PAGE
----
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November 10th, 2008
The first thing we need to realize is that risk will evolve from either internal or external sources with the potential to affect strategy. Risk represents the possibility that some event will occur. Management’s job is to assess all the risks associated with implementing strategy and achieving the organization’s objectives. It boils down to considering the impact of all the underlying events that might have some impact.
Enterprise Risk Management (ERM) is a framework for aligning risk appetite and strategy. Based on application of the framework, managing risk becomes a process of enhancing our risk management decisions. It is about reducing operational surprises and losses through a process for identifying and managing all of the potential multiple and cross-enterprise risks. It is more than avoiding losses; it is a process for seizing opportunities and looking for ways to improve the deployment of capital.
It is very closely linked to internal control in that is a process that is created and managed by people. It is, or should be, applied in a strategy setting and across the enterprise. It will only provide reasonable assurance and is geared to the achievement of objectives. When we say that risk management is applied in setting strategy is that it sets strategies and then considers risks relative to alternative strategies. It evaluates alternatives and helps decide on a course of action.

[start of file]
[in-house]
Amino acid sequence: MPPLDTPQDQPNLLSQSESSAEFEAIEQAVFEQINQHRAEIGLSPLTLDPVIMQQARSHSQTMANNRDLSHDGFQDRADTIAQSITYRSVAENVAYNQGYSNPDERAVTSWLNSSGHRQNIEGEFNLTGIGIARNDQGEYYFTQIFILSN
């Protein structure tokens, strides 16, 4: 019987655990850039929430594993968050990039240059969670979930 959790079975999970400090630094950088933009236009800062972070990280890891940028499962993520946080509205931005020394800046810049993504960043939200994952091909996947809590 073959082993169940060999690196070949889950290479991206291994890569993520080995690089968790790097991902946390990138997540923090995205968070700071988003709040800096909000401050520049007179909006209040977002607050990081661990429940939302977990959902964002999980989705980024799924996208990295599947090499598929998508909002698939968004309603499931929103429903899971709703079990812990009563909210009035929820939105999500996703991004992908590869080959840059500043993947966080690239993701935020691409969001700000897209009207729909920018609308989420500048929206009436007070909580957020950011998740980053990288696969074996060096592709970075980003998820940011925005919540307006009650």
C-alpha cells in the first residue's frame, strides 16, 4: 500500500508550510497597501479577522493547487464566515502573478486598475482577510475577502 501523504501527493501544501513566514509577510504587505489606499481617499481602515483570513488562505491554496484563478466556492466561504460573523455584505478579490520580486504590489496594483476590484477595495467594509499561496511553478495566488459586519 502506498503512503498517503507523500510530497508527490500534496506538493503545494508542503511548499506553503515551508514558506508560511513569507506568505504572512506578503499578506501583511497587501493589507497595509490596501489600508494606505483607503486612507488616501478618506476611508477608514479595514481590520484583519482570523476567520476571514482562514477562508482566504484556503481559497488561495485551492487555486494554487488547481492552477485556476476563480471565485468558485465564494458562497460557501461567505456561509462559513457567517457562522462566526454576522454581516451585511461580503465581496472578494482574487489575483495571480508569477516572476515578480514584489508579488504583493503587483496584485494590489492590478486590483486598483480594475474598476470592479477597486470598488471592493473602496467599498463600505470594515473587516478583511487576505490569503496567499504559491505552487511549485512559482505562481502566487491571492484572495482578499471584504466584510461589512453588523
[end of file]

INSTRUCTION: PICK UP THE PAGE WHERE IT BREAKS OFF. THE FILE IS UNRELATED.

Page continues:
Risk management is applied across the entire enterprise and should consider the entire scope of activities at all levels of the organization. You need to consider special projects and new initiatives. Don’t apply the concept too narrowly because taking a portfolio of risks may override the occurrence of a single isolated event. Your assessment should consider both quantitative and qualitative factors in reaching judgments. Also, it is useful to group risks into categories.
Now that we have got you started on the road to understanding risk management we will next take up risk appetite in our next post.